Today the Kraft CEO Irene Rosenfeld refused to raise the $ 16.4 billion bar for their offer of Cadbury, as the latest releases showed. Instead, they preffered to go with the offer directly to the shareholders.
Why is this called a “hostile bid”? Well, it is easy – the hostile bid, by definition, goes around the existing board of directors (i.e. without their official approval) and tempts the shareholders directly.
The North American food giant Kraft simply shelved the cash and shares terms of its original approach, which Cadbury rejected two months ago. Thus it started a bid battle that could (based on past experiences of other ig takeovers) last up to three months.
Having already rejected the same informal offer two months ago, Cadbury took little time again in rejecting the formal bid, or “derisory offer,” as chairman Roger Carr named it.
Usually the big companies have lots of tactics in their hands to fight against hostile takeovers. The Cadbury board of directors will almost certainly loose their jobs if the hostile bid goes ahead, since they will not be spared for fighting against it. Therefore, they will leave no stone unturned to make sure that the bid slows down to a halt.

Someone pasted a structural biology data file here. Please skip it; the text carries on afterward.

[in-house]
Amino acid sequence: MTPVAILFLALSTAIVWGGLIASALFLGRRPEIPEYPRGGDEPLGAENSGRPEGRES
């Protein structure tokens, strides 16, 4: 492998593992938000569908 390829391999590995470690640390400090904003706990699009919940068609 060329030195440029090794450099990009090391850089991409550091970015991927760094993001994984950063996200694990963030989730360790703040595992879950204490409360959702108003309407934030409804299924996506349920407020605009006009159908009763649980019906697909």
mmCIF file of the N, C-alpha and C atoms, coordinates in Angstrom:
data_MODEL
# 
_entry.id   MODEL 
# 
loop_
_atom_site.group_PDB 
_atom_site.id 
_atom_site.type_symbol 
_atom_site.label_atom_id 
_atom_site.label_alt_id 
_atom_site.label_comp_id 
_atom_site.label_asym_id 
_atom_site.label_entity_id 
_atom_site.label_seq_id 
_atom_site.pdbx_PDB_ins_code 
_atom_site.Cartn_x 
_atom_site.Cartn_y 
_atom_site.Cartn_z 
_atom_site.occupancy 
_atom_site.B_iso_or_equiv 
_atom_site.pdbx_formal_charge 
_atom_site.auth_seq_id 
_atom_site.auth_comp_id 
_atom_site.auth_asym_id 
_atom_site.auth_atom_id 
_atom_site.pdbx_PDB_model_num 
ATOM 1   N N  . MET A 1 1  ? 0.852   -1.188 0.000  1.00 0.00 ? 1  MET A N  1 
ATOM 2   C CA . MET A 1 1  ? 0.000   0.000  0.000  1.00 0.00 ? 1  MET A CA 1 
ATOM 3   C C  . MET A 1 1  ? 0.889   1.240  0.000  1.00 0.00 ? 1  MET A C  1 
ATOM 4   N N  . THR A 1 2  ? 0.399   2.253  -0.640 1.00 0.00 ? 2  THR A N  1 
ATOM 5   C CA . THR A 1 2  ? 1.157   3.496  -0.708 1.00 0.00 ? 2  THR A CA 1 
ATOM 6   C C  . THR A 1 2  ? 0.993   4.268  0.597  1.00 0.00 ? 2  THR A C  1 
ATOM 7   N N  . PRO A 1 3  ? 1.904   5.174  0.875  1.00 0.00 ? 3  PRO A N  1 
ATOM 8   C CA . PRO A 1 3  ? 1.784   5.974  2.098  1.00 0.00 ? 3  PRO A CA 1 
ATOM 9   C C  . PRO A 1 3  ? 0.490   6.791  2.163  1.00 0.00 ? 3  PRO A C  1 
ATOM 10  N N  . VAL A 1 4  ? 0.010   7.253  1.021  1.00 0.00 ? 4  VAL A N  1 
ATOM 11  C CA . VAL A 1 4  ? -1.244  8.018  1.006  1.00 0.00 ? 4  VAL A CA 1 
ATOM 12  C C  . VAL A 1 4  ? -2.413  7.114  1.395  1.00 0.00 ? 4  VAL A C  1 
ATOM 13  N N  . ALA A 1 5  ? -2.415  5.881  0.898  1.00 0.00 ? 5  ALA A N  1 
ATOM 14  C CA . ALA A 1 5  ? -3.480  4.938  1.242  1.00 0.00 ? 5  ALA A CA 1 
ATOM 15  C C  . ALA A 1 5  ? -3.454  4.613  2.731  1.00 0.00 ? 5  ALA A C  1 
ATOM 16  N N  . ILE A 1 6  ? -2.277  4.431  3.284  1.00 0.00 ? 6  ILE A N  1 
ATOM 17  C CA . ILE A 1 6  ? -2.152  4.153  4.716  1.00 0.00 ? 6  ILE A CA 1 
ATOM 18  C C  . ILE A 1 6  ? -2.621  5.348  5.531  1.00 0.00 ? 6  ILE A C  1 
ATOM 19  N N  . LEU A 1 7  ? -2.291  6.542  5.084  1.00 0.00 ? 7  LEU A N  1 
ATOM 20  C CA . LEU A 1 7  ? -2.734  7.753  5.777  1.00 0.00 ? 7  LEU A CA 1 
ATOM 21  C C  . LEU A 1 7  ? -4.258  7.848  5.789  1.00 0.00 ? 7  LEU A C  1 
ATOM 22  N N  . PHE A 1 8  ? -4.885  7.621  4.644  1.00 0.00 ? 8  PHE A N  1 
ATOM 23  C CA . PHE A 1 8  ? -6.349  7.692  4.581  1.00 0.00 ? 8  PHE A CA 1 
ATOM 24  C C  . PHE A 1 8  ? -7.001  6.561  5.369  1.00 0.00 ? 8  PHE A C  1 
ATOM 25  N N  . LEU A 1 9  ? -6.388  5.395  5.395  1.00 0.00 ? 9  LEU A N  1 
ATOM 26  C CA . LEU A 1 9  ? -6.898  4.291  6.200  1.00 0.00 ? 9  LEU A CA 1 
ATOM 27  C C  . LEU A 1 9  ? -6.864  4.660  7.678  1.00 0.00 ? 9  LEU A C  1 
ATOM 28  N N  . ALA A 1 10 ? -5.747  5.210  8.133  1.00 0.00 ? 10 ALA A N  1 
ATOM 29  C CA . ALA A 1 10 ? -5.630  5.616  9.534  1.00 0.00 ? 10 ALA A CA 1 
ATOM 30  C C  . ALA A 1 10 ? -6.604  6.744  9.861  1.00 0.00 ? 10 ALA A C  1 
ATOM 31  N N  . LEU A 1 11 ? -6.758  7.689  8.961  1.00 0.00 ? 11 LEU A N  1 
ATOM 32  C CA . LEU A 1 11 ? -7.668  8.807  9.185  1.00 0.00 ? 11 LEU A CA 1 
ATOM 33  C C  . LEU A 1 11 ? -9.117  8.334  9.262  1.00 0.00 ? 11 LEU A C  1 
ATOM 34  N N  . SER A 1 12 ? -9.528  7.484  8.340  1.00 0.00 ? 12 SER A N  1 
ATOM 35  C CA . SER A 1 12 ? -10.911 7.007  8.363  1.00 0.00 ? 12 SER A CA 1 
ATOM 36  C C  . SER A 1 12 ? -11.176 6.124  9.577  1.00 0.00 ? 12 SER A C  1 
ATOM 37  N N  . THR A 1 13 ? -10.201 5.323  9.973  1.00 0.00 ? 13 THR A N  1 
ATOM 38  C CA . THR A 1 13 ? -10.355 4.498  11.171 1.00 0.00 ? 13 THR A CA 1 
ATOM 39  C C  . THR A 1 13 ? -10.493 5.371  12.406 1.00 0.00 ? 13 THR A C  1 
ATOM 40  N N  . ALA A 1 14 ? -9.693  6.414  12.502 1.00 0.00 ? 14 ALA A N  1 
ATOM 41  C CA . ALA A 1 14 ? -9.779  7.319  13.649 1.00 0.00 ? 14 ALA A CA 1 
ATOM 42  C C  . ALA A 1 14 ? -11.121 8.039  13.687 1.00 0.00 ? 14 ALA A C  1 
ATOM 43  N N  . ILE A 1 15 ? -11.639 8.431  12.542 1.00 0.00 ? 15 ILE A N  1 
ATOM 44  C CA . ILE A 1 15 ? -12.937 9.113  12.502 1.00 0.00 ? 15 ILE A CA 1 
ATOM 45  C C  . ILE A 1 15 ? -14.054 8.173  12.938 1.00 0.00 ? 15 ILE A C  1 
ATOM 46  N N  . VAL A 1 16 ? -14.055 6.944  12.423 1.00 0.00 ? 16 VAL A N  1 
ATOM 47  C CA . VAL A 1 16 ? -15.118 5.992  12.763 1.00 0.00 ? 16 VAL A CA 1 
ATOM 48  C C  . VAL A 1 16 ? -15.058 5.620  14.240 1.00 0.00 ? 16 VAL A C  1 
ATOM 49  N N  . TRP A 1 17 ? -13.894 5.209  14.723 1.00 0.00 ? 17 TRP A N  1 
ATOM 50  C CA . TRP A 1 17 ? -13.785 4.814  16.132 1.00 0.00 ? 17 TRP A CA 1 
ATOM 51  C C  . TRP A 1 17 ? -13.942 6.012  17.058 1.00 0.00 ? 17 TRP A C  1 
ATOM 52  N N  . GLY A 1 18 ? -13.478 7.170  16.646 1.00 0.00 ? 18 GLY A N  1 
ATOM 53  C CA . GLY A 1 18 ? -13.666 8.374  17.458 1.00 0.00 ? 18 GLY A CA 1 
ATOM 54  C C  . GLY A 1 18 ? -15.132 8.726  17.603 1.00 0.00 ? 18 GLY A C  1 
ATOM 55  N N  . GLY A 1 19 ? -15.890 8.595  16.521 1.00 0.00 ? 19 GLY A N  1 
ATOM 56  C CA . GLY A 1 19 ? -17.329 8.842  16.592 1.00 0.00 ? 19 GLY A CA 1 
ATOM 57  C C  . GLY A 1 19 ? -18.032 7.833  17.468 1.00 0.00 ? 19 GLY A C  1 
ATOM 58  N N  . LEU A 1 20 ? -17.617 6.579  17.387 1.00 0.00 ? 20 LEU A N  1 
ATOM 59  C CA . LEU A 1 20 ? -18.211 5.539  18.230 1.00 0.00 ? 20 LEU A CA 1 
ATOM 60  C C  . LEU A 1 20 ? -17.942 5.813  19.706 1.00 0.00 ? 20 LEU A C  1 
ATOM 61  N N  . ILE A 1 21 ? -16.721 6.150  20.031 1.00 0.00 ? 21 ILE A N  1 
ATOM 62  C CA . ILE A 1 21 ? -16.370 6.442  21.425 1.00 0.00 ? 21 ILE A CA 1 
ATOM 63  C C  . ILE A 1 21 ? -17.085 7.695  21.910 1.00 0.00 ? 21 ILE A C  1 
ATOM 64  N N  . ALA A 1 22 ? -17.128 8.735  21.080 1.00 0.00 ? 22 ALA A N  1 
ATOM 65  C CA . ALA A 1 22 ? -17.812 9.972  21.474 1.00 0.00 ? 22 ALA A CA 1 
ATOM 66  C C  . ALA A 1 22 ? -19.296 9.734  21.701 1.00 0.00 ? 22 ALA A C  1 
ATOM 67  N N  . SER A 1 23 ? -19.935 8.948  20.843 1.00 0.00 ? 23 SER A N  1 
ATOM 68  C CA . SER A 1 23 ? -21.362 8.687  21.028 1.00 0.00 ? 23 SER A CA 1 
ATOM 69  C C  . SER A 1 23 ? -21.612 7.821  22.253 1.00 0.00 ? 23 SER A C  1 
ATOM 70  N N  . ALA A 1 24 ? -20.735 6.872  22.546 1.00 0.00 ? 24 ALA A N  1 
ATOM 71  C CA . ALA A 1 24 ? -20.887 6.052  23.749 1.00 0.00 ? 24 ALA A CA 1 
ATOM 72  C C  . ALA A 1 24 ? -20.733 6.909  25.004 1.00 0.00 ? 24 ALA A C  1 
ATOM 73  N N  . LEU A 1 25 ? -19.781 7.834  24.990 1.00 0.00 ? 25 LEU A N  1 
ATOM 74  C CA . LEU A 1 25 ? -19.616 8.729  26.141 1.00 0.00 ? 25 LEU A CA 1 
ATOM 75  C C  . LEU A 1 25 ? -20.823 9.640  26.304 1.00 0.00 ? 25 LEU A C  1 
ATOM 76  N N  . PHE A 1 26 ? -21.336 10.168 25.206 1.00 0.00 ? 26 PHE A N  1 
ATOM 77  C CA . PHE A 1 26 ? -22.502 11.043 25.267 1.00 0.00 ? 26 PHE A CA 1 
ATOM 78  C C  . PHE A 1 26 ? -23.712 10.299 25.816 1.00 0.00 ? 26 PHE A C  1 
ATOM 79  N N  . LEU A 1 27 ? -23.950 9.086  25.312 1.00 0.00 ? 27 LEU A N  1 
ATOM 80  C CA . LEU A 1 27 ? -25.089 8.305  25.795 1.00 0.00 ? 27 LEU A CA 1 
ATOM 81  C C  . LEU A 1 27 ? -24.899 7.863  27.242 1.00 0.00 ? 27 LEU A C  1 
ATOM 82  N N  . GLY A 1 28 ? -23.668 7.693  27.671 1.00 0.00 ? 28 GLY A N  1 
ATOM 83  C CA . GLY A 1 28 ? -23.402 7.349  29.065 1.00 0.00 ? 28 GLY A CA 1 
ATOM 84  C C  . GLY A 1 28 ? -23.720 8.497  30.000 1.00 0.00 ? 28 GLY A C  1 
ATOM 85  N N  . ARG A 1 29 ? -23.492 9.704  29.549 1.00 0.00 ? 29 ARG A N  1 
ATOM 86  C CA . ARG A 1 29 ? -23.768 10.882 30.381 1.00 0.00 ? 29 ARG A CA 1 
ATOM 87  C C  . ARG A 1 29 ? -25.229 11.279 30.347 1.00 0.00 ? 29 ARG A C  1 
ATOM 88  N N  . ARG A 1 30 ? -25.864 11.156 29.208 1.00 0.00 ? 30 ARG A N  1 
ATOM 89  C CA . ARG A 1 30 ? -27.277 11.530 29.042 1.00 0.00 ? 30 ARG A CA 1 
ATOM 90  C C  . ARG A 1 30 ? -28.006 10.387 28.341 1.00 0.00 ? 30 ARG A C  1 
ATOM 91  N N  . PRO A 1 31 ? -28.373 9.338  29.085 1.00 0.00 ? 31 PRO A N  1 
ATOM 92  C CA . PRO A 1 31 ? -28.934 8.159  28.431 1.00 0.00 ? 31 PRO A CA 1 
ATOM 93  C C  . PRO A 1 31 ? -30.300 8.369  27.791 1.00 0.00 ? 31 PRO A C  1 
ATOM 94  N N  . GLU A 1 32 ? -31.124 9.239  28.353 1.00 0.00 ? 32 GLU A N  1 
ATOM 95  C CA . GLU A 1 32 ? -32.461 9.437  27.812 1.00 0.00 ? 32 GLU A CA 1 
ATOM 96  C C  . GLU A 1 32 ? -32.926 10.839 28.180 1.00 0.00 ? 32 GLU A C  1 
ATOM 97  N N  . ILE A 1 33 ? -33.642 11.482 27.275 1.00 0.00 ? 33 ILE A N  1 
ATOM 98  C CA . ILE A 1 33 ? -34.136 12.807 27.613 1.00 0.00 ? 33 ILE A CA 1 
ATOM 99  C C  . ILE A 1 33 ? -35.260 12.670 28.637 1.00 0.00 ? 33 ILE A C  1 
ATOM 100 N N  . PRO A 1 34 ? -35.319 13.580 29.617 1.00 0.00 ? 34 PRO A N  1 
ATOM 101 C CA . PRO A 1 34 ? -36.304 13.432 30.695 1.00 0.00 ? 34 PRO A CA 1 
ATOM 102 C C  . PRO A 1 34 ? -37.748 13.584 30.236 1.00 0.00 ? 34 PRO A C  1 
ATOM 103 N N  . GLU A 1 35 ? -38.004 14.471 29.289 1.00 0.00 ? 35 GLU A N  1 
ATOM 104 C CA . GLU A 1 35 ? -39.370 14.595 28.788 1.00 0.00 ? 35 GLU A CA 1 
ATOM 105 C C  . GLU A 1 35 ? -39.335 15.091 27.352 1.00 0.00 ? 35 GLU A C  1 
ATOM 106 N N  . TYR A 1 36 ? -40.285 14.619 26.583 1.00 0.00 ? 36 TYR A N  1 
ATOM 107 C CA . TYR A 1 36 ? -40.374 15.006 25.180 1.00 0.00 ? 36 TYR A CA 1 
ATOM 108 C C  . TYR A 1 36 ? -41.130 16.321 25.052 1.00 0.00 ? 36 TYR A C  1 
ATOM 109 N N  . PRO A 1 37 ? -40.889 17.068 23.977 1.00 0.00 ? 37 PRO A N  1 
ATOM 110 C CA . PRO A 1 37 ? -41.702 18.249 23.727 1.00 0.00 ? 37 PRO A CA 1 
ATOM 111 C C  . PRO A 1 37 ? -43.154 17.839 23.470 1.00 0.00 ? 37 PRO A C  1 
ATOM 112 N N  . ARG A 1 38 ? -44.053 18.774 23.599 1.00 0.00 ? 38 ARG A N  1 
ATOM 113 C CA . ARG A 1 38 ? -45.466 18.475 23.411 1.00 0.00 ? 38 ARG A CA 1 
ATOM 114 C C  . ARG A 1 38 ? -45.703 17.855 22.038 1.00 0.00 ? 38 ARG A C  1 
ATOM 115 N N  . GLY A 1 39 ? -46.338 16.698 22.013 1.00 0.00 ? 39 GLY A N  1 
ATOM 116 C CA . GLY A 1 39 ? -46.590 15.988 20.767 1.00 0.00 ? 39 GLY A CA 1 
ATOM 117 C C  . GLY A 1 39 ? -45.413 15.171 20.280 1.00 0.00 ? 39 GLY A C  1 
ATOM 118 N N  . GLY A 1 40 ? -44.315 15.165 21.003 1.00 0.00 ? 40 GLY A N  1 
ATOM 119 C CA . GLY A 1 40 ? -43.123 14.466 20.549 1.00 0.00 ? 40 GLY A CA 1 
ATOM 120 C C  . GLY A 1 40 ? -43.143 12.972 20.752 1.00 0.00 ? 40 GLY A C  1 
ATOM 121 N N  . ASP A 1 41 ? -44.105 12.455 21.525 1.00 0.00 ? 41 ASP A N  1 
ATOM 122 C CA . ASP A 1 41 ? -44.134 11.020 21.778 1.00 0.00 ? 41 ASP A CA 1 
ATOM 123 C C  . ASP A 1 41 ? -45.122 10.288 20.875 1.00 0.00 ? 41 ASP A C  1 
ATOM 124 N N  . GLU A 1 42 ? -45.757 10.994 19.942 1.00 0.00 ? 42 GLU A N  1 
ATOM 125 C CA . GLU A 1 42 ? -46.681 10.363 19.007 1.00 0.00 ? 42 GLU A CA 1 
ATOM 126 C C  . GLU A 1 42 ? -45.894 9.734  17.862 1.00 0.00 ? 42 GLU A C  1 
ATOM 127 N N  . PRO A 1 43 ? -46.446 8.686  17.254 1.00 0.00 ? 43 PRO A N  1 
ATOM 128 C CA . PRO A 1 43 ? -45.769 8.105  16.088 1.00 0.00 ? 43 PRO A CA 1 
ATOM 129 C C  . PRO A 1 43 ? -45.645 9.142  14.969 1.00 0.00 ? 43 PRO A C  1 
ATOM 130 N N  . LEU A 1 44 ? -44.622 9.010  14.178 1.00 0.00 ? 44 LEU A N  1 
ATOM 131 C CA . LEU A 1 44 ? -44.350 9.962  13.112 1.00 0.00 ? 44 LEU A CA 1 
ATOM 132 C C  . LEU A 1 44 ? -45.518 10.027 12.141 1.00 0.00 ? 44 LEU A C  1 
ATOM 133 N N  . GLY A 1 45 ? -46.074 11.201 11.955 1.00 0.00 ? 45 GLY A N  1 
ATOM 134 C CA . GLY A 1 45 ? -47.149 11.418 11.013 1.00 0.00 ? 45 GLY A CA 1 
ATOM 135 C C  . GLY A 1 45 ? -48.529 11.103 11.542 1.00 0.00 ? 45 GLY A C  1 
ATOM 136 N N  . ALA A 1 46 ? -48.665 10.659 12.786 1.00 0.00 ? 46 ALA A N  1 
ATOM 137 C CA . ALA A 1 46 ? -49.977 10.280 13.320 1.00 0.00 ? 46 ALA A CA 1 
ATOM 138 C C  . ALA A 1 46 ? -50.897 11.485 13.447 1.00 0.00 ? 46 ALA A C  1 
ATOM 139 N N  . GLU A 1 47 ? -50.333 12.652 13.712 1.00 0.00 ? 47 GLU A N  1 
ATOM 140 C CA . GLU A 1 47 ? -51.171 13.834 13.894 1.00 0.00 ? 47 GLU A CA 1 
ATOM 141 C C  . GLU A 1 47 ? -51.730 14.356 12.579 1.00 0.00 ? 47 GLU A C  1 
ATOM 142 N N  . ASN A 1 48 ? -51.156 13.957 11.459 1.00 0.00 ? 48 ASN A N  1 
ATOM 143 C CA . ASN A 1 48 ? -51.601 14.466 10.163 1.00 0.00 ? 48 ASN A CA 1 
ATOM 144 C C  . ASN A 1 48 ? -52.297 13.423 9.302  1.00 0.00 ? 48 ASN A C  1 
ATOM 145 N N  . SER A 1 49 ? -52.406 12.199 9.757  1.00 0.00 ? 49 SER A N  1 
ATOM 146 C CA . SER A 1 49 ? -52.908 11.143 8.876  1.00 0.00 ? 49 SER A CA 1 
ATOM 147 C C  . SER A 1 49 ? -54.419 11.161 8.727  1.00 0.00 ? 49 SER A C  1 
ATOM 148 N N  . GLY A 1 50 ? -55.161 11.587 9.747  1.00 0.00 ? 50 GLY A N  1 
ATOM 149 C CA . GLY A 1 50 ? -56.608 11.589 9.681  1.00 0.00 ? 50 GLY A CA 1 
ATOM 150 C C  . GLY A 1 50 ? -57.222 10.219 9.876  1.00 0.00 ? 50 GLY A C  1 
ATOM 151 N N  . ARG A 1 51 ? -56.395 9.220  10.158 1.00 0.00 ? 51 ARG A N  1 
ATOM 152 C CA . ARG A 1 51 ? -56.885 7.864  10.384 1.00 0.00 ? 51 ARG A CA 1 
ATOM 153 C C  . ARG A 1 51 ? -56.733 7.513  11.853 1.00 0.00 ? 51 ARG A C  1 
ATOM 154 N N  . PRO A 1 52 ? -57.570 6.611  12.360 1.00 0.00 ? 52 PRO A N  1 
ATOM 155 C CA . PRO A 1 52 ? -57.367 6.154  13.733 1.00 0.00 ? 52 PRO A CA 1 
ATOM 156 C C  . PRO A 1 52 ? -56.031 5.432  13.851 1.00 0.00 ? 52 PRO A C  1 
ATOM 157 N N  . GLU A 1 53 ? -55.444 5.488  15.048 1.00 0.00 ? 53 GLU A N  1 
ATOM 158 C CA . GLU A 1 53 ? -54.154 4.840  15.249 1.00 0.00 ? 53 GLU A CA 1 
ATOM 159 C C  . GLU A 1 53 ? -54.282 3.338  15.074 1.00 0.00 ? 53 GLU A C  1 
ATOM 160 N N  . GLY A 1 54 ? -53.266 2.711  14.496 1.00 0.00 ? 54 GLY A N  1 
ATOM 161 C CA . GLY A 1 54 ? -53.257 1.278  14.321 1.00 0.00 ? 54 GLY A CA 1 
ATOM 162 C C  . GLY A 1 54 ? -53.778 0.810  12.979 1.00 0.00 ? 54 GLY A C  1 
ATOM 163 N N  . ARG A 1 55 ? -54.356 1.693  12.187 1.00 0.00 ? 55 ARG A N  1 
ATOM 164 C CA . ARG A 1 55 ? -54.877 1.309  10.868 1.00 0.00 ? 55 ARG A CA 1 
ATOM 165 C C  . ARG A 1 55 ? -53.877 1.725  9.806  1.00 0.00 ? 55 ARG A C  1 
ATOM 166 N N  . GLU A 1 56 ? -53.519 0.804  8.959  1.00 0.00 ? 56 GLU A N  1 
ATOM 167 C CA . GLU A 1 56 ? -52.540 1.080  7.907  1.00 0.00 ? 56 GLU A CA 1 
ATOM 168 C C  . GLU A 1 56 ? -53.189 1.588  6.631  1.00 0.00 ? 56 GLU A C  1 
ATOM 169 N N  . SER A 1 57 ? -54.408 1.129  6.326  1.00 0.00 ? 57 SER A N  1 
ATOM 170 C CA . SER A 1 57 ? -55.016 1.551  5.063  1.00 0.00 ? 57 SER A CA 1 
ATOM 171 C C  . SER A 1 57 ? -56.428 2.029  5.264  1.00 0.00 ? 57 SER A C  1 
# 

What does this mean for the common investor? If you have already pruchased shares from Cadbury, their price will almost certainly go up. If not, maybe you should hurry. If the bid goes well, the price might go up further then it did today on the break of the announcement. Of course, there is always a risk that the shares drop for various reasons – e.g. a valuation showing that they are not so much worth etc. As with any investment, there is a risk… But what interesting times for Cadbury and Kraft, right?